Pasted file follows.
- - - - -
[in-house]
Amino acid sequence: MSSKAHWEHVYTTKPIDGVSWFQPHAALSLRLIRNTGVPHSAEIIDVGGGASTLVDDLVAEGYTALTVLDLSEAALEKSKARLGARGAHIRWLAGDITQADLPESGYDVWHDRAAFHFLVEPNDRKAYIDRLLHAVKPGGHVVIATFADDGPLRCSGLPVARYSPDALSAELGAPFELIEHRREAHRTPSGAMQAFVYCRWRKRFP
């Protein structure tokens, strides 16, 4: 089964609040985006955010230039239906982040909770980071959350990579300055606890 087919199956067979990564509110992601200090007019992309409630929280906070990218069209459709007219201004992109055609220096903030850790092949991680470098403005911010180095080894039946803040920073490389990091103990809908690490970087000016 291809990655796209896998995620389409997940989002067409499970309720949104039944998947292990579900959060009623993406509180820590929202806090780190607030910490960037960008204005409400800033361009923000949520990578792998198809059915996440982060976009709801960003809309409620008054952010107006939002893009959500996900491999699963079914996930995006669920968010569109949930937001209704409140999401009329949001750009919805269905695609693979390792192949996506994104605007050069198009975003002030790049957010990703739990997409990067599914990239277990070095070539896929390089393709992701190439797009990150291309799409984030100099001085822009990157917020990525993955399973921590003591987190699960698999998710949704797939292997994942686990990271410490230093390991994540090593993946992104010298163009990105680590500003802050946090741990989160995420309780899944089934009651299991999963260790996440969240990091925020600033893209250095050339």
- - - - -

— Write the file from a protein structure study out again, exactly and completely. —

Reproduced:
[in-house]
Amino acid sequence: MSSKAHWEHVYTTKPIDGVSWFQPHAALSLRLIRNTGVPHSAEIIDVGGGASTLVDDLVAEGYTALTVLDLSEAALEKSKARLGARGAHIRWLAGDITQADLPESGYDVWHDRAAFHFLVEPNDRKAYIDRLLHAVKPGGHVVIATFADDGPLRCSGLPVARYSPDALSAELGAPFELIEHRREAHRTPSGAMQAFVYCRWRKRFP
């Protein structure tokens, strides 16, 4: 089964609040985006955010230039239906982040909770980071959350990579300055606890 087919199956067979990564509110992601200090007019992309409630929280906070990218069209459709007219201004992109055609220096903030850790092949991680470098403005911010180095080894039946803040920073490389990091103990809908690490970087000016 291809990655796209896998995620389409997940989002067409499970309720949104039944998947292990579900959060009623993406509180820590929202806090780190607030910490960037960008204005409400800033361009923000949520990578792998198809059915996440982060976009709801960003809309409620008054952010107006939002893009959500996900491999699963079914996930995006669920968010569109949930937001209704409140999401009329949001750009919805269905695609693979390792192949996506994104605007050069198009975003002030790049957010990703739990997409990067599914990239277990070095070539896929390089393709992701190439797009990150291309799409984030100099001085822009990157917020990525993955399973921590003591987190699960698999998710949704797939292997994942686990990271410490230093390991994540090593993946992104010298163009990105680590500003802050946090741990989160995420309780899944089934009651299991999963260790996440969240990091925020600033893209250095050339």